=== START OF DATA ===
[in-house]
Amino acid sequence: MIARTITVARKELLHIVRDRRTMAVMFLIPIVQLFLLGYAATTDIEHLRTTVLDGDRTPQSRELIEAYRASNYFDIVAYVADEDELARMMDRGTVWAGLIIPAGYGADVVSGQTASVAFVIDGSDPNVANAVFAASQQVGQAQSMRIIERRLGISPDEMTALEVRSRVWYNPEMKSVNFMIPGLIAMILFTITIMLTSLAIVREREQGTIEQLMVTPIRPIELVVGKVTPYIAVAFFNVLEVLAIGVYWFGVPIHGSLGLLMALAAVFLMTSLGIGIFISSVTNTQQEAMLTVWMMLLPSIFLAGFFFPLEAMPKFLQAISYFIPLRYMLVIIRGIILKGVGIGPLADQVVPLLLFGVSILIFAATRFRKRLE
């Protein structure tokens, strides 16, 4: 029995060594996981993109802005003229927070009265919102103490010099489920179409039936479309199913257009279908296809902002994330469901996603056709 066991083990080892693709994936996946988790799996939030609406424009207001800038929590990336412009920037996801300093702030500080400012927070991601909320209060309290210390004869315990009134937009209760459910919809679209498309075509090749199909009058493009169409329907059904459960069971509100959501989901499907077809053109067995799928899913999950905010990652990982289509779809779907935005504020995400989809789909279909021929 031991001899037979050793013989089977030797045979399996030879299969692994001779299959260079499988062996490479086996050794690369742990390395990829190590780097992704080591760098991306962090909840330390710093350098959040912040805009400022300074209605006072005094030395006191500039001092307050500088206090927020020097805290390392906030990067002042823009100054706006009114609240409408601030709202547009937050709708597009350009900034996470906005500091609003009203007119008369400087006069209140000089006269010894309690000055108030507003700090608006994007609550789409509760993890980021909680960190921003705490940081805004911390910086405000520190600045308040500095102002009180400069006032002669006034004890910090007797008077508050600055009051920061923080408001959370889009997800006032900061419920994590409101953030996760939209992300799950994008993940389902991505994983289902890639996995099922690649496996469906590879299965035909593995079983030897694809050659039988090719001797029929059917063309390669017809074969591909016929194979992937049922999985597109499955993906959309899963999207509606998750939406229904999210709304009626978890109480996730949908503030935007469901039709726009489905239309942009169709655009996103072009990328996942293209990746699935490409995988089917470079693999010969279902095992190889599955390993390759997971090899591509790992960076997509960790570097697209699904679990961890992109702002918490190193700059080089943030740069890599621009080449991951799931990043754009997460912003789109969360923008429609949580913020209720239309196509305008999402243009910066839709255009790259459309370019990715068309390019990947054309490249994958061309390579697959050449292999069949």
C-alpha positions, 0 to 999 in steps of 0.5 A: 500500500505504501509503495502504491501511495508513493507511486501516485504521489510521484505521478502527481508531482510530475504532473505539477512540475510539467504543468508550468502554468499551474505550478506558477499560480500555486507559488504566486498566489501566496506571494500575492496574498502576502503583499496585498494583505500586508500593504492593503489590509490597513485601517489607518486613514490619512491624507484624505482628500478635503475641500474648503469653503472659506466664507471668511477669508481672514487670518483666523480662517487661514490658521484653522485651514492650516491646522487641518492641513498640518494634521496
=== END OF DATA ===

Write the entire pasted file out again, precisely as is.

[in-house]
Amino acid sequence: MIARTITVARKELLHIVRDRRTMAVMFLIPIVQLFLLGYAATTDIEHLRTTVLDGDRTPQSRELIEAYRASNYFDIVAYVADEDELARMMDRGTVWAGLIIPAGYGADVVSGQTASVAFVIDGSDPNVANAVFAASQQVGQAQSMRIIERRLGISPDEMTALEVRSRVWYNPEMKSVNFMIPGLIAMILFTITIMLTSLAIVREREQGTIEQLMVTPIRPIELVVGKVTPYIAVAFFNVLEVLAIGVYWFGVPIHGSLGLLMALAAVFLMTSLGIGIFISSVTNTQQEAMLTVWMMLLPSIFLAGFFFPLEAMPKFLQAISYFIPLRYMLVIIRGIILKGVGIGPLADQVVPLLLFGVSILIFAATRFRKRLE
């Protein structure tokens, strides 16, 4: 029995060594996981993109802005003229927070009265919102103490010099489920179409039936479309199913257009279908296809902002994330469901996603056709 066991083990080892693709994936996946988790799996939030609406424009207001800038929590990336412009920037996801300093702030500080400012927070991601909320209060309290210390004869315990009134937009209760459910919809679209498309075509090749199909009058493009169409329907059904459960069971509100959501989901499907077809053109067995799928899913999950905010990652990982289509779809779907935005504020995400989809789909279909021929 031991001899037979050793013989089977030797045979399996030879299969692994001779299959260079499988062996490479086996050794690369742990390395990829190590780097992704080591760098991306962090909840330390710093350098959040912040805009400022300074209605006072005094030395006191500039001092307050500088206090927020020097805290390392906030990067002042823009100054706006009114609240409408601030709202547009937050709708597009350009900034996470906005500091609003009203007119008369400087006069209140000089006269010894309690000055108030507003700090608006994007609550789409509760993890980021909680960190921003705490940081805004911390910086405000520190600045308040500095102002009180400069006032002669006034004890910090007797008077508050600055009051920061923080408001959370889009997800006032900061419920994590409101953030996760939209992300799950994008993940389902991505994983289902890639996995099922690649496996469906590879299965035909593995079983030897694809050659039988090719001797029929059917063309390669017809074969591909016929194979992937049922999985597109499955993906959309899963999207509606998750939406229904999210709304009626978890109480996730949908503030935007469901039709726009489905239309942009169709655009996103072009990328996942293209990746699935490409995988089917470079693999010969279902095992190889599955390993390759997971090899591509790992960076997509960790570097697209699904679990961890992109702002918490190193700059080089943030740069890599621009080449991951799931990043754009997460912003789109969360923008429609949580913020209720239309196509305008999402243009910066839709255009790259459309370019990715068309390019990947054309490249994958061309390579697959050449292999069949």
C-alpha positions, 0 to 999 in steps of 0.5 A: 500500500505504501509503495502504491501511495508513493507511486501516485504521489510521484505521478502527481508531482510530475504532473505539477512540475510539467504543468508550468502554468499551474505550478506558477499560480500555486507559488504566486498566489501566496506571494500575492496574498502576502503583499496585498494583505500586508500593504492593503489590509490597513485601517489607518486613514490619512491624507484624505482628500478635503475641500474648503469653503472659506466664507471668511477669508481672514487670518483666523480662517487661514490658521484653522485651514492650516491646522487641518492641513498640518494634521496